I asked Smithy what was coming up with the Academy and his immediate response was that the 17’s and 19’s girls were preparing for their upcoming games against the Giants on Sunday at Tom Wills Oval. It will be history in the making. This is the first time they've had this age group for the girls academy and it is another crucial step to their larger plans. Whenever I’ve talked to Smithy before about the girl's academy, it’s clear to me that it’s not just for show, there’s a real buy-in from everyone involved. They want facilities. They want resources. They want coaches. They want footys in the girl's hands. They want this to be a launching pad for the Sydney Swans own AFLW team.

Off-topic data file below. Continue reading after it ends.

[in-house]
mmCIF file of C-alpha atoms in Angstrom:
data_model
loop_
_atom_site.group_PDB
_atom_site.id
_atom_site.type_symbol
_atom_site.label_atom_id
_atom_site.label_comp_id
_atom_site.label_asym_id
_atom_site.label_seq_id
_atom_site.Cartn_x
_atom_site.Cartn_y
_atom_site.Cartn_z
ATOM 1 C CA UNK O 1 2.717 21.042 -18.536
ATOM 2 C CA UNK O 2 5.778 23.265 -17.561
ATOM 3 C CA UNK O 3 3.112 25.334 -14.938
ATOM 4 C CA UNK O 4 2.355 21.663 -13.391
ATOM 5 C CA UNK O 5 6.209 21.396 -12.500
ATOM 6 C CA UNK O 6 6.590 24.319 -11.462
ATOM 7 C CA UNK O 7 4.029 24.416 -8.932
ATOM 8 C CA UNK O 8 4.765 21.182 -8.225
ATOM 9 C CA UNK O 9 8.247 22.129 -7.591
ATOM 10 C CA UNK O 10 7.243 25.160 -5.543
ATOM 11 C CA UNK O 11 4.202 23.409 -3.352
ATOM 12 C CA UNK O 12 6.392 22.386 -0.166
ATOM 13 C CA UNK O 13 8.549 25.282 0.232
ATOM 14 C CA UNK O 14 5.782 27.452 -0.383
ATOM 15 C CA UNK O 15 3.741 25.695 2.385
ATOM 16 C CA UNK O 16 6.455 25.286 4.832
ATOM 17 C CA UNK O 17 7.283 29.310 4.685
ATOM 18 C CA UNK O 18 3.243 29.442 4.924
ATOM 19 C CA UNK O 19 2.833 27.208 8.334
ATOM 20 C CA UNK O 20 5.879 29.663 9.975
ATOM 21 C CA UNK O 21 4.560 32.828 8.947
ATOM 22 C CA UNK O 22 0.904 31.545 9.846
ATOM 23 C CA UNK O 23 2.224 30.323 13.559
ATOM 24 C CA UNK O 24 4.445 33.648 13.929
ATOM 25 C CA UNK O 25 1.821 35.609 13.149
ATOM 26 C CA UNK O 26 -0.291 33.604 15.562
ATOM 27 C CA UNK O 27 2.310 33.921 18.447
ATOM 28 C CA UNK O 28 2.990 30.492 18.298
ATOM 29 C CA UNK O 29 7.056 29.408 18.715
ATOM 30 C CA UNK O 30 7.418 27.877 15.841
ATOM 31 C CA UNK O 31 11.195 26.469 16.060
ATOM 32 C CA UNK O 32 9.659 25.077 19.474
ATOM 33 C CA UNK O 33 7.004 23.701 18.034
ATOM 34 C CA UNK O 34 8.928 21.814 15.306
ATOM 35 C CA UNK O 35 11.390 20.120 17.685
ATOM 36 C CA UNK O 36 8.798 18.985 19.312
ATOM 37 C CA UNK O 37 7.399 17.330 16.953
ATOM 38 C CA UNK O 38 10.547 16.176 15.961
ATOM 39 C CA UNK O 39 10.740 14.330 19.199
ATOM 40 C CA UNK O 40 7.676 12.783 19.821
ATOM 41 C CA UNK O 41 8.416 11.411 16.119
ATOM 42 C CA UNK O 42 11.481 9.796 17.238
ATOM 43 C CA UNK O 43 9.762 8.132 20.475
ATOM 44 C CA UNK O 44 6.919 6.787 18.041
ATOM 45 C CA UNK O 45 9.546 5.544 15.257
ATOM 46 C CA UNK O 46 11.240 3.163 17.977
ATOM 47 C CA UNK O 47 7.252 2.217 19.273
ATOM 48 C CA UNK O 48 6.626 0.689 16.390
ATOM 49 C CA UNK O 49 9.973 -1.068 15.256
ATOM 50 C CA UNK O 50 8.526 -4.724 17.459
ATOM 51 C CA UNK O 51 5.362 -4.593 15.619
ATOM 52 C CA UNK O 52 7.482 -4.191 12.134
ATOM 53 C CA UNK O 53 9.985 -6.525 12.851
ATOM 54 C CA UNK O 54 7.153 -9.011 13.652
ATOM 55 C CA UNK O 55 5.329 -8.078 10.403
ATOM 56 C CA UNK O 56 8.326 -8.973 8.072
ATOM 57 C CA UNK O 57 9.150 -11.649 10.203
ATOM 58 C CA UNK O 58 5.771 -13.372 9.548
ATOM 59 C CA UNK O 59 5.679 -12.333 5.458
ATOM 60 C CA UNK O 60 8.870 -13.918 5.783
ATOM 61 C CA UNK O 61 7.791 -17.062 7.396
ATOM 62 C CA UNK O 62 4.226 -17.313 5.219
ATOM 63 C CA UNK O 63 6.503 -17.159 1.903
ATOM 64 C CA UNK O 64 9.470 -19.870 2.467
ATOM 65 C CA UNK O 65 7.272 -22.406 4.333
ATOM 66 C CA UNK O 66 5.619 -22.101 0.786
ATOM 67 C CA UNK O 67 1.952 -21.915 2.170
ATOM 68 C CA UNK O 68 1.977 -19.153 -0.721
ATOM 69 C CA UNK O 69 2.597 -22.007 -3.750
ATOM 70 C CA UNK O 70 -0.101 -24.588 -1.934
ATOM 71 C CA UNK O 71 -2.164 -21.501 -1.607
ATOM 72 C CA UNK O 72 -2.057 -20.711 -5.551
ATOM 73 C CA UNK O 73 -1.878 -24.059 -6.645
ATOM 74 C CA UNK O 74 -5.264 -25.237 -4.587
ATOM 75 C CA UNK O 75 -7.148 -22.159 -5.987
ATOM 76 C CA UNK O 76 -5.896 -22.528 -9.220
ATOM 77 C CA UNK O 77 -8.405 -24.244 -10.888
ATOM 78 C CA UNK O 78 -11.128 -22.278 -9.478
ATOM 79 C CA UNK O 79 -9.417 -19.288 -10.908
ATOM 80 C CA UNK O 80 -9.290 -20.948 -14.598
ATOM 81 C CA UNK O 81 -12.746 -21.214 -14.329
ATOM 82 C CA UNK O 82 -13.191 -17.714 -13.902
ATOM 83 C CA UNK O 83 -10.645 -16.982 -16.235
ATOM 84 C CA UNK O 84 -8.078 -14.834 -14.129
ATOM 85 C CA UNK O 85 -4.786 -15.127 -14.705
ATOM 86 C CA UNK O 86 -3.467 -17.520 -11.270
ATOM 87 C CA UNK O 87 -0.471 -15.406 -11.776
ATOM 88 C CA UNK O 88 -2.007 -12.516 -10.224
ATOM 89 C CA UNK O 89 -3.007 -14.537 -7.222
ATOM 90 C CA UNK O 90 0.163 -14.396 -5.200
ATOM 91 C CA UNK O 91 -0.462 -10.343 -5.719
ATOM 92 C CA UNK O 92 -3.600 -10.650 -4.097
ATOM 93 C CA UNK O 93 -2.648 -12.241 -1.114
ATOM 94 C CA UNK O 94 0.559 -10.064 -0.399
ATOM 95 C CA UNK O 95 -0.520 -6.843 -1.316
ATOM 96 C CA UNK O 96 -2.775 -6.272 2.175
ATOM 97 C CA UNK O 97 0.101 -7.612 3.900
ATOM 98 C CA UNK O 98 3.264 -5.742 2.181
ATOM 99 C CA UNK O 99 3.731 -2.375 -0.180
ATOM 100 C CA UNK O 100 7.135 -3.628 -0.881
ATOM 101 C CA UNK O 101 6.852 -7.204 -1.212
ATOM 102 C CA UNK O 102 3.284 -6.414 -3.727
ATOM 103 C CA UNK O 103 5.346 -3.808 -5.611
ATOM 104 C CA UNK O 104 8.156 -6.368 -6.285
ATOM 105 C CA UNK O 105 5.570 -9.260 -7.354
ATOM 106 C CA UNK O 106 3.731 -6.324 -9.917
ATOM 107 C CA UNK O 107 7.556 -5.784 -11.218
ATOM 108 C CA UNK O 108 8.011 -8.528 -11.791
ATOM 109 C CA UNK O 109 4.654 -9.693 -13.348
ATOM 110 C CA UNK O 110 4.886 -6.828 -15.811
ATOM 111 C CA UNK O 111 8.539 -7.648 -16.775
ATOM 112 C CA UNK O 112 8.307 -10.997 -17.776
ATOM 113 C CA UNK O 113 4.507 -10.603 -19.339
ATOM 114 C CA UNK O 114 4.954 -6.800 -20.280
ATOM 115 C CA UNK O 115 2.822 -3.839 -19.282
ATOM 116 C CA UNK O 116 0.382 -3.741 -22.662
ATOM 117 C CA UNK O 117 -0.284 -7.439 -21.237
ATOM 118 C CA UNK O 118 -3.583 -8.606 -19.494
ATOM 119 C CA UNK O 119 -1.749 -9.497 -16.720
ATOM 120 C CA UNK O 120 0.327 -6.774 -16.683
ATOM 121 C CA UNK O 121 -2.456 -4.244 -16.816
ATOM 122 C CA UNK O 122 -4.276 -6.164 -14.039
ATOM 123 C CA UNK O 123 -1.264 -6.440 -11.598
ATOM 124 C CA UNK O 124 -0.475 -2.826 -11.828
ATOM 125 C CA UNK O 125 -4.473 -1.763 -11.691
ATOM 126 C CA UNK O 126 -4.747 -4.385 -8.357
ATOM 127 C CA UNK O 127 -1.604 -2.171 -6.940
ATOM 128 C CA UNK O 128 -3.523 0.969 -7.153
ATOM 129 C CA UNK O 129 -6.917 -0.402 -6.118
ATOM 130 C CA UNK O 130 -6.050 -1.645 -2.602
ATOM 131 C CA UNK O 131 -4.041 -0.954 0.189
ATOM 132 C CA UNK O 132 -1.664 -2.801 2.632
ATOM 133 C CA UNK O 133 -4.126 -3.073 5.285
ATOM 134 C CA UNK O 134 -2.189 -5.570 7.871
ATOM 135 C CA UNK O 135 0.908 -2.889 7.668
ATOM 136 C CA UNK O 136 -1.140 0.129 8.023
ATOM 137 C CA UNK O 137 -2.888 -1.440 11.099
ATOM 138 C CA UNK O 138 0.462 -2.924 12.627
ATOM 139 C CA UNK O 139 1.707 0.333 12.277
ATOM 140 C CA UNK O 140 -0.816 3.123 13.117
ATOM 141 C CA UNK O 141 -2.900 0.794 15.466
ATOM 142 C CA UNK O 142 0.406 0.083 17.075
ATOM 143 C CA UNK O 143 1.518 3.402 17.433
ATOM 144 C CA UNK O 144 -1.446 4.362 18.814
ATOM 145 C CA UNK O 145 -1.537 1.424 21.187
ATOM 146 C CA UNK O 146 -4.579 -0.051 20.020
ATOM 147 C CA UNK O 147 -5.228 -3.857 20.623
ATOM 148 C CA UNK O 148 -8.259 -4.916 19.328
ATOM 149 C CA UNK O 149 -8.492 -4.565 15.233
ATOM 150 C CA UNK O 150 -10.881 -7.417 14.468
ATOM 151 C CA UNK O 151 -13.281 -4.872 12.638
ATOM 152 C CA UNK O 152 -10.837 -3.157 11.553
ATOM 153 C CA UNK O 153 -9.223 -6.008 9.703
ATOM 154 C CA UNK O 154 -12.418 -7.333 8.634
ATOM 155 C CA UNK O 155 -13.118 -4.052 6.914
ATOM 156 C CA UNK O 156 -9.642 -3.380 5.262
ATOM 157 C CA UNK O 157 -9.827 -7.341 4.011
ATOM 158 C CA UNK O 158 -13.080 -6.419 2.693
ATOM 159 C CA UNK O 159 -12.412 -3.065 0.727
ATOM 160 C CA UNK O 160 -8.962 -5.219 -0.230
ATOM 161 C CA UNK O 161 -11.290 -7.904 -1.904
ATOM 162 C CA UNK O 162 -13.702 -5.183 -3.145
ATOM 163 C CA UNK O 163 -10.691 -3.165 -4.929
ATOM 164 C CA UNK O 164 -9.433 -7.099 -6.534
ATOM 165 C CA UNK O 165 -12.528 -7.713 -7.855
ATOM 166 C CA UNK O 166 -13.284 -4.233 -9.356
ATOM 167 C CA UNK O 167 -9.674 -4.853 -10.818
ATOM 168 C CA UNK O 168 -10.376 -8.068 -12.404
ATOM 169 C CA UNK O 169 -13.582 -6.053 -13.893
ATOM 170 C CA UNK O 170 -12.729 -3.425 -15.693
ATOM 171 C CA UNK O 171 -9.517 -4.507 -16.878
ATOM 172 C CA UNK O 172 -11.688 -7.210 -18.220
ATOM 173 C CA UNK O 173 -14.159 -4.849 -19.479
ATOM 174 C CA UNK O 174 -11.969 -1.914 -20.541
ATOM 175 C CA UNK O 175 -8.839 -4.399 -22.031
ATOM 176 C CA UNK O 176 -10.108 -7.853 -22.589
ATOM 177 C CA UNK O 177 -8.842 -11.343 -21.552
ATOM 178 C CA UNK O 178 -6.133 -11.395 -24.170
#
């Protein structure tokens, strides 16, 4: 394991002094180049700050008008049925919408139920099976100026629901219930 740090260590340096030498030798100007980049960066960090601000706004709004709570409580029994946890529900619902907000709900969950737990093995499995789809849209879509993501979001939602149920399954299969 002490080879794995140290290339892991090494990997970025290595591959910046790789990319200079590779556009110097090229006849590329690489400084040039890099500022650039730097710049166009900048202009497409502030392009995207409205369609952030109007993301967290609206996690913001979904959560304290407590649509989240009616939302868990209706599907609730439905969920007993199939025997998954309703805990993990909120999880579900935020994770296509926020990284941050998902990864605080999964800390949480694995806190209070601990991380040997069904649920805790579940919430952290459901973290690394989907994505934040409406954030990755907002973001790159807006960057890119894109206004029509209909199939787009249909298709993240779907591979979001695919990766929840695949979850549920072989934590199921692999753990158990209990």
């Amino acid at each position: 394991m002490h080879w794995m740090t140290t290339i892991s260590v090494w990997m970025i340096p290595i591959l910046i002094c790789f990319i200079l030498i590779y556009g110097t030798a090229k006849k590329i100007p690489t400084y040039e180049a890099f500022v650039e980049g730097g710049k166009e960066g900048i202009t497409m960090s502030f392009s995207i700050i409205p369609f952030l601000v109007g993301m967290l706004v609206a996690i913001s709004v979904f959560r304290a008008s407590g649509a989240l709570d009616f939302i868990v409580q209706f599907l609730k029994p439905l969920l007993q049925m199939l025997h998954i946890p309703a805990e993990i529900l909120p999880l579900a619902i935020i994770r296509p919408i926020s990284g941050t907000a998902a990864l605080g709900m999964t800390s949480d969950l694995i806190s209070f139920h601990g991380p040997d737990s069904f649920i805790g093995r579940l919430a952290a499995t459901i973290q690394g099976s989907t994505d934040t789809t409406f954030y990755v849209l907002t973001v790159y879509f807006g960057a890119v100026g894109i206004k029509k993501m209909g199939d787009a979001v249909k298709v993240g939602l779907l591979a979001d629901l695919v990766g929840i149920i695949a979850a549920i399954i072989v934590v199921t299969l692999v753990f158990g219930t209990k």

So that’s why, standing beside me, and Jake, in the middle of the Lakeside, or Tramway, whatever it is now called – it's the one opposite the SCG – are two girls wearing footy boots, nervous, yet excited before their first interview. Their names are London and Kate.
“Alright, who's first,” I ask.
They look at each other.
“Don’t be shy, you’ll both be great,” that sounds like something a journalist would say. I really am new to this interviewing stuff.
London steps forward.
Jake hands her a microphone pack and I explain the drill to her: she can take her time answering, she can start her answers again, and when she talks she should look at me, not the camera. Ultimately, she’s in charge, but the one thing is that Jake will cut all of my questions out of the video so she needs to use the question in the answer – so you all watching at home, or on the bus, or wherever you watch your videos from, know what's going on. "It's kind of like answering essay questions at school," I tell her. When I say that last part, she laughs, like she’s heard her teachers say it a hundred times before. Jake adjusts the camera and makes sure he’s got the shot, then we start.
“Alright London,” I ask, “so, when did you first start playing footy?”